Meet Robert Beavers,
QWhy did you choose to come to speak here at Yale and what’s the purpose of this event?
AI am interested in finding a particular space for the reception of my films, of course — not only my films, but the poetic and sensuous filmmaking that stands outside of either commercial filmmaking or the art world. One of the few and best audiences we have, probably, is in the universities.
QBut generally, you’ve tended to avoid universities — you left America to make films at 18 …
AI didn’t think that it would help me to become a filmmaker. When I chose to begin to make films, which is now quite a while ago, I was attending a prep school in Massachusetts and actually left that school and went to New York to a film laboratory directly and made my first film in New York, before I went to Greece in 1967. It was a different context — I followed the course, you could say, of an apprentice and an autodidact, rather than studying. I still believe that you have to find an audience and you have to develop a constellation which is basically outside commercial networks of any kind. I think I may find that at Yale.
QYour works have been very well-received in Europe — to what extent has your work been well or poorly received here in the U.S.?
AI’m satisfied. I would be happy with more opportunities to show the work, but on the occasions it has been shown in New York or elsewhere, there were very fine audiences. Also at the Whitney [Museum of American Art, New York], there were about three and a half weeks of screenings in 2005. I think that’s one of the advantages sometimes that the museums can give — they can have prolonged retrospectives or exhibitions and allow audiences to grow into the work.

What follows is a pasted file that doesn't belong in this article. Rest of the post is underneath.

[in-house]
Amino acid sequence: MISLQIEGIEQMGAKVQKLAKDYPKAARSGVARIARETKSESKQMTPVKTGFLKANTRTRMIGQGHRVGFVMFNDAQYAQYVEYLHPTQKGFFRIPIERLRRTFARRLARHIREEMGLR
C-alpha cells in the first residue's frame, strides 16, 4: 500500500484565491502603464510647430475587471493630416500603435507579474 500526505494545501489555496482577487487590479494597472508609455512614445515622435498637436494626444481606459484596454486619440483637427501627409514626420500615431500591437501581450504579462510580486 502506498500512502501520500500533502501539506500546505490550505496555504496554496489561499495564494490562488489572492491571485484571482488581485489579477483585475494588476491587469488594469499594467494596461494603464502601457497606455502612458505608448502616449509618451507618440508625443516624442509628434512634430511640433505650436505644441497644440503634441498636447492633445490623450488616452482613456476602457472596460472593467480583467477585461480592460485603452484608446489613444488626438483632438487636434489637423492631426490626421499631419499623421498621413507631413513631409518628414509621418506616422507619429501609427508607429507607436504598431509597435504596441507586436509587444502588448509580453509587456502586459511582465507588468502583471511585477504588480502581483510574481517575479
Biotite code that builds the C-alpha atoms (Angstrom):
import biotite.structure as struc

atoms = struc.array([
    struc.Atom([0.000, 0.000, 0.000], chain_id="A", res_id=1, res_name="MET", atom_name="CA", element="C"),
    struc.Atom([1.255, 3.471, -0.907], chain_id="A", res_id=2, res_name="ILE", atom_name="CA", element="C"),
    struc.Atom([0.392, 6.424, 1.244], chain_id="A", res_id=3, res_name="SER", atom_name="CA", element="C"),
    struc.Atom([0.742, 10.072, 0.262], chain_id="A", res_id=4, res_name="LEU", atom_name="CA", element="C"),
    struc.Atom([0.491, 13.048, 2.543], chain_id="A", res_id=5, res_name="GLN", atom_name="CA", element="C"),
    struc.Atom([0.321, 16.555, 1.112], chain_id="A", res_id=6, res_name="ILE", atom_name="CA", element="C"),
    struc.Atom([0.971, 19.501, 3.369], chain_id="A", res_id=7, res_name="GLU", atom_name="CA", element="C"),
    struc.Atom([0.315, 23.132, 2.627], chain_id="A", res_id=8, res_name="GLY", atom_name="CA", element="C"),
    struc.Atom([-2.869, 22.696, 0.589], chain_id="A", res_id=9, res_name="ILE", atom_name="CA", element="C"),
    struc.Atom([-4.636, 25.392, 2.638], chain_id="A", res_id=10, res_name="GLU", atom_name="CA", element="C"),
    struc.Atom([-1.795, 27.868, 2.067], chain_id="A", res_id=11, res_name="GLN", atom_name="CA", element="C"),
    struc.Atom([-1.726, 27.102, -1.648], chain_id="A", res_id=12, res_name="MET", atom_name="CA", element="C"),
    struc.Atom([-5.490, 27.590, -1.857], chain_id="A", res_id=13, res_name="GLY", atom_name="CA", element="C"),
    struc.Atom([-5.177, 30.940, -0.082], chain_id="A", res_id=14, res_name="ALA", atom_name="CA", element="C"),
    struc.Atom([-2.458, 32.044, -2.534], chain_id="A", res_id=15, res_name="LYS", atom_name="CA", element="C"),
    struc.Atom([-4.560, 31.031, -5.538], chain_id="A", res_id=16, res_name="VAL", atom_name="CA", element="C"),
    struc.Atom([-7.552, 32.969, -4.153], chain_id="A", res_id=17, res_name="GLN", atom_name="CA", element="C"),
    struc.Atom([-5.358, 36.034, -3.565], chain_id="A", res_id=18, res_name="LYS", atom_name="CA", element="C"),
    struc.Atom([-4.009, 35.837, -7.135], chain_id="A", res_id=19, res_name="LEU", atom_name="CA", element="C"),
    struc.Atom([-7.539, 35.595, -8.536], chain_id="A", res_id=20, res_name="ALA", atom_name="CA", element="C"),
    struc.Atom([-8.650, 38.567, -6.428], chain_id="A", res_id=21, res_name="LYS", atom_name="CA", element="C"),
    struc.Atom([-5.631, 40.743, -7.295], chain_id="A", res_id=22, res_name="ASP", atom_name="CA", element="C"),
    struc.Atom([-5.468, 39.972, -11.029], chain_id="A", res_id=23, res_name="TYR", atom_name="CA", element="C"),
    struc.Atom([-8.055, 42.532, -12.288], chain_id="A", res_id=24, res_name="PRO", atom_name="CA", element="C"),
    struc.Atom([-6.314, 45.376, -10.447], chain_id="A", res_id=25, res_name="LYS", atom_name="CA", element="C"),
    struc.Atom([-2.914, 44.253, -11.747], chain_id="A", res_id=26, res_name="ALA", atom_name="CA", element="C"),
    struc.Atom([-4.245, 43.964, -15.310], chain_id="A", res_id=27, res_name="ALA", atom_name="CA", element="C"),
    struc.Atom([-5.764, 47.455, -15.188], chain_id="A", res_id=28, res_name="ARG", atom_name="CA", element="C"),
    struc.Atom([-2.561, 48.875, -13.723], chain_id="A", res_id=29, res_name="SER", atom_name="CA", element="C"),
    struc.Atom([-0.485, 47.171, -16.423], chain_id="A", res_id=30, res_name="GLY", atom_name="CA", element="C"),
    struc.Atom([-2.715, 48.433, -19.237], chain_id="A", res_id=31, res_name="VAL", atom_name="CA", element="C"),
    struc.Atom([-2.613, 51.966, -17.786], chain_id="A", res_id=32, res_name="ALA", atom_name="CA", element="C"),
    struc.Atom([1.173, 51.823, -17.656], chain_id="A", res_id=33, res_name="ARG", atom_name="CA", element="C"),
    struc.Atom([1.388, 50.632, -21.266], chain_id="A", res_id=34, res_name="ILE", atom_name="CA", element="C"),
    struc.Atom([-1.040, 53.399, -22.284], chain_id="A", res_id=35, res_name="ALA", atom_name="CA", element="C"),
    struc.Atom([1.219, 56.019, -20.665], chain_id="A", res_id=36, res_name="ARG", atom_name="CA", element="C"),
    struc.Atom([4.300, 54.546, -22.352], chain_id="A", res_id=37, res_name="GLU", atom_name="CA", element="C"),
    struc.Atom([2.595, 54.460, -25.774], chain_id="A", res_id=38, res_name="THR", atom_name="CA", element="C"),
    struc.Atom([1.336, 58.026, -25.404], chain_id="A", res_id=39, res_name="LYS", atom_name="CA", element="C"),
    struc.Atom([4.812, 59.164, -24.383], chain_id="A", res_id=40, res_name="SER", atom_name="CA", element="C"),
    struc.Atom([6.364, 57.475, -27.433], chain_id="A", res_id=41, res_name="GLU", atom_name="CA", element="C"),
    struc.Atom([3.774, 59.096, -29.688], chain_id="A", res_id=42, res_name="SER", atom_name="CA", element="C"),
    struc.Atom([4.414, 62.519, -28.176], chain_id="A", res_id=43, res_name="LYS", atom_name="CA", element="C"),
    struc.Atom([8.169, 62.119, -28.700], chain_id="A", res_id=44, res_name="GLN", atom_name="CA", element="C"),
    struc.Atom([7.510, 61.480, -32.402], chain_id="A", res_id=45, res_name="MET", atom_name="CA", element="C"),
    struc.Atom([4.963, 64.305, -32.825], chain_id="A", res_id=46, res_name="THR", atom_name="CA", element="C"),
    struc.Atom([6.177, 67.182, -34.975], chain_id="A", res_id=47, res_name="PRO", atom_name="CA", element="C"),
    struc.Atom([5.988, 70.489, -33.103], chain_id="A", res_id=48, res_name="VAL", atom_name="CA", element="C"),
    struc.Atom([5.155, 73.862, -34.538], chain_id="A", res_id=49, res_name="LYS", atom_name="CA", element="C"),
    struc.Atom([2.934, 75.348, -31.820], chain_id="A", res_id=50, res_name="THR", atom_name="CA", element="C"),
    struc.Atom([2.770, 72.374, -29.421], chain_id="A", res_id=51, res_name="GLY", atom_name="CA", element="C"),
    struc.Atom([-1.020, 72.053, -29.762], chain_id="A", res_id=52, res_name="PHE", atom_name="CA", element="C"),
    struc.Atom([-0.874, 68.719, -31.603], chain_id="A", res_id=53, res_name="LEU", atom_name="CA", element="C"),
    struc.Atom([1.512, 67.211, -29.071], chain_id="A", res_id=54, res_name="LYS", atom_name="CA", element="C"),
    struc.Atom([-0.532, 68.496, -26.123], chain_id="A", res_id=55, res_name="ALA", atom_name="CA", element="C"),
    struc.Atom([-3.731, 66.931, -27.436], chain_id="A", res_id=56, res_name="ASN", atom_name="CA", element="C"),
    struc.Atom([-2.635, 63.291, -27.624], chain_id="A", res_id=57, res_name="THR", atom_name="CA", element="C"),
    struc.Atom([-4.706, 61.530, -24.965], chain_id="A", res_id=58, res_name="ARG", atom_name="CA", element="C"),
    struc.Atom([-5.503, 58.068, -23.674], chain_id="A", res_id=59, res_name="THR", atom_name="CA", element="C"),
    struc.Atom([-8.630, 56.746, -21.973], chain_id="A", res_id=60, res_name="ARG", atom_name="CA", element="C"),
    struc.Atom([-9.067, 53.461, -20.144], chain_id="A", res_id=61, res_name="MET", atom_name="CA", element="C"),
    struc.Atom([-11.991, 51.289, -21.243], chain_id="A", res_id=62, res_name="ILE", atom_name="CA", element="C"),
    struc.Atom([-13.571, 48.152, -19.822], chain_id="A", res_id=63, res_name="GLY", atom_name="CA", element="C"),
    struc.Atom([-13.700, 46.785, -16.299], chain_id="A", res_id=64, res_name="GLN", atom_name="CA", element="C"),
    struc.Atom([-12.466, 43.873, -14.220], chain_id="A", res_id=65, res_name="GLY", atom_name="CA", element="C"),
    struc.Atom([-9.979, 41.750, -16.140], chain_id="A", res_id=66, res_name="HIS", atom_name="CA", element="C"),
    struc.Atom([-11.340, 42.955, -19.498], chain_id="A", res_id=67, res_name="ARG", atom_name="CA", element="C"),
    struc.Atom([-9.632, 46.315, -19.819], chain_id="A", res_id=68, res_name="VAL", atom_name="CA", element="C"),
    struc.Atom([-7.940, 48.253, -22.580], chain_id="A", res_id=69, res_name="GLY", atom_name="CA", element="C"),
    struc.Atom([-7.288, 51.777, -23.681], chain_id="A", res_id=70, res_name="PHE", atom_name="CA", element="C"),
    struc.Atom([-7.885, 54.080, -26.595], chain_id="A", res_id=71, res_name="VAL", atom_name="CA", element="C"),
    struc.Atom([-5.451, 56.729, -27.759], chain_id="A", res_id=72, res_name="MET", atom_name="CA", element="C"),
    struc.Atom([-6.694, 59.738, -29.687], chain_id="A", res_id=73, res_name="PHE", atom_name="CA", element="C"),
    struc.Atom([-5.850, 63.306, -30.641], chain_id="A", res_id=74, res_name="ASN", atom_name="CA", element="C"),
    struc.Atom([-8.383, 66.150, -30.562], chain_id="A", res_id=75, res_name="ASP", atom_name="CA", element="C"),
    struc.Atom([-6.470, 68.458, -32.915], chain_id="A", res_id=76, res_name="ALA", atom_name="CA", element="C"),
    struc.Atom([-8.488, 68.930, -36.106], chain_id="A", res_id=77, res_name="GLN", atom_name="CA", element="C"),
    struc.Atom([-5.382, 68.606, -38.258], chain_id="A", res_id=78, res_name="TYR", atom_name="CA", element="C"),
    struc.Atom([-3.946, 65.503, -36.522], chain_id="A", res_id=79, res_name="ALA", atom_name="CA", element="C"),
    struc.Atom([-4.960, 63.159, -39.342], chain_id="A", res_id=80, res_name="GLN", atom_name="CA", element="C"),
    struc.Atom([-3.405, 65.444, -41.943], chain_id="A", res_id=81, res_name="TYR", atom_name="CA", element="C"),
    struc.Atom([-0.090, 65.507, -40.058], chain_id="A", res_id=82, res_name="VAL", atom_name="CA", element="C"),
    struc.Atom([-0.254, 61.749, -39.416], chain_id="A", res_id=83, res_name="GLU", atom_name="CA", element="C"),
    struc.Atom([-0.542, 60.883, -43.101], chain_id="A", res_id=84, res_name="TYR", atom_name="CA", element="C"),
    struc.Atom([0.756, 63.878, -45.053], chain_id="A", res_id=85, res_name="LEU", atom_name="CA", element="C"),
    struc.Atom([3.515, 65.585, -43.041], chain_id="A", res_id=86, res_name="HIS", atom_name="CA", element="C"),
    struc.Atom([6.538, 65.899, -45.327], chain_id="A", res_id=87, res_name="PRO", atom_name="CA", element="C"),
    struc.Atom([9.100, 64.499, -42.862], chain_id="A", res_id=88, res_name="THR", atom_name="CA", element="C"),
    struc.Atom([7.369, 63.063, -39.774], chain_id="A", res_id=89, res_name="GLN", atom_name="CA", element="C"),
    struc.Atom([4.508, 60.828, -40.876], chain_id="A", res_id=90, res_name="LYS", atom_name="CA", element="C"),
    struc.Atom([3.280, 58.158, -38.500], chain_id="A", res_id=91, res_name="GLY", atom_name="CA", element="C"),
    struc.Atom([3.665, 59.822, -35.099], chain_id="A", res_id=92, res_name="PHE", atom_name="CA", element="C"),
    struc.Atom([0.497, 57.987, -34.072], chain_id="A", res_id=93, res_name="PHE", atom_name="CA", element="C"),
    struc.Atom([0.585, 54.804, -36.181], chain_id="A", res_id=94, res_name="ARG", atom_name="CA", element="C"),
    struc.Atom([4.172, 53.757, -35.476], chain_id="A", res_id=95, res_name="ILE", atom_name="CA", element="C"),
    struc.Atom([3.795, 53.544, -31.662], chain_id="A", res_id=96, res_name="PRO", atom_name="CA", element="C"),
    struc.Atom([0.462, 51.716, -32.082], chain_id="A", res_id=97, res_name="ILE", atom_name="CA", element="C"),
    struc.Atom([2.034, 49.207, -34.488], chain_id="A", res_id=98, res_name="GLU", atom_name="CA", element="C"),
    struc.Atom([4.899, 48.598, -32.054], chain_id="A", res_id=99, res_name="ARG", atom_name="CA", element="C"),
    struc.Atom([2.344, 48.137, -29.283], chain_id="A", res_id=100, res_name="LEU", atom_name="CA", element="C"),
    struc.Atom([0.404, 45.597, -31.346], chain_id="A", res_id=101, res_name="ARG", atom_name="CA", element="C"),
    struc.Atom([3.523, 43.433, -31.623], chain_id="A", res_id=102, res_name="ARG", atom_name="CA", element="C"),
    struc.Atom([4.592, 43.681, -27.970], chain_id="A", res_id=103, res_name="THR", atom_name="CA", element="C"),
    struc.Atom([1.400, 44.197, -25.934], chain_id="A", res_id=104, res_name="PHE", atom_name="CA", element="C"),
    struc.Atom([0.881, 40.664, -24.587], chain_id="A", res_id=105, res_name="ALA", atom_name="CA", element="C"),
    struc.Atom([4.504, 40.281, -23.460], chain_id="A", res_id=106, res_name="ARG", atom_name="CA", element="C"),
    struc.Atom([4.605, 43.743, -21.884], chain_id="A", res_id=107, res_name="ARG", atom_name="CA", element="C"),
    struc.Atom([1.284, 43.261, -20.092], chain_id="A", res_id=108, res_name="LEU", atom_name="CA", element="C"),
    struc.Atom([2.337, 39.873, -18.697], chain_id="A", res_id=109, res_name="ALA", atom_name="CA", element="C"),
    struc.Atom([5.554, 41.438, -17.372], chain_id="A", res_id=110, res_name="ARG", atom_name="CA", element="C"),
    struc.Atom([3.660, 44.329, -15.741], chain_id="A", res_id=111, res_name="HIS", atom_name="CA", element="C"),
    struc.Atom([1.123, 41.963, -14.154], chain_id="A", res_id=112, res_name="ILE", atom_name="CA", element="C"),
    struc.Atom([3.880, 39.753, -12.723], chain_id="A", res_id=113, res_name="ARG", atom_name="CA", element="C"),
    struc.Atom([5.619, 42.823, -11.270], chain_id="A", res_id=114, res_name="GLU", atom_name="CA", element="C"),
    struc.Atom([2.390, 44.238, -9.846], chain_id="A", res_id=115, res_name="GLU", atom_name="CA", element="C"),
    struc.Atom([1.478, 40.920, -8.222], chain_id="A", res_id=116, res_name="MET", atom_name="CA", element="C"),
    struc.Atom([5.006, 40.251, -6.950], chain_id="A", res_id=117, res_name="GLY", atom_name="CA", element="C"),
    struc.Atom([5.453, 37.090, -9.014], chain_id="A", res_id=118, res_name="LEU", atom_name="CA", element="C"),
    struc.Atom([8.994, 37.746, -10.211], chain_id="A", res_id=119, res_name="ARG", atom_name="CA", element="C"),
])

QWhat importance does color have in your film work?
AColor, at the moment, has, for me, a great importance, and I feel a kind of return to a complete commitment and love of color, and a sense of its relation to the human psyche. I think the kind of film that I have made and that I am most interested in is communicating with these basic sensuous elements of film. Color is also an important element in relation to sound; also how darkness and light are used in relation to color is different than in other visual media — all of these things interest me. We are creating structures and we are also presumably creating narratives that are not dramatic. The structures are more like the forms of other time-based or other measure media such as poetry or music.
QHow would you say the art of cinema fits into what you call the “Visionary Tradition”?
AThe art of cinema, when it is allowed to exist, fits into it, if it has to be visionary, but there are various elements: There is the psychic depth and generosity of someone like [Hans] Dreier, and there are the speculative filmmakers of the New American Cinema pioneers, whether it’s [Stan] Brakhage or [Gregory] Markopoulos, who are reaching to communicate through the image in ways that have not been done before. I am not a filmmaker who came to filmmaking through the so-called “plastic Hollywood shell” of the feature film. I am a filmmaker who became excited by the inter-subjective possibilities of the film-image and of sound directly, and also excited by the possibilities of the spectators who can open that door to the visual and not need the actor to carry them through the dream of film — I want them to be awake.
QSo you say you want your audience to be “awake.” What does that mean?
AI want them to be conscious and feel a conscious light of vision, and not the dream-state that is often associated with film — I want them to consciously see. That is like passing through a door; some people cannot pass through that door to reach a conscious sense of vision in their seeing films, or seeing any image.
QIs this “conscious sense of vision” liberating?
AWell, it’s an experience. It can be like listening to the music of a composer you don’t know. It doesn’t mean you have to understand; it’s simply saying that it is necessary to have an openness that allows the image to reach you. Whether it is understood, that is not always so important.
QSo would you say that cinema is a mode that allows viewers some sort of aesthetic appreciation of the world or the structures of the world?
AI think it goes even beyond the aesthetic. I am very direct and I am very, very happy with the aesthetic possibilities of film and the aesthetic richness of the medium, but I think it goes beyond. With the great filmmakers, there is an experience in time that is unique, that can satisfy and that makes our questions disappear. It’s a generosity in the vision of certain filmmakers, and I think that’s a gift that goes beyond the aesthetic.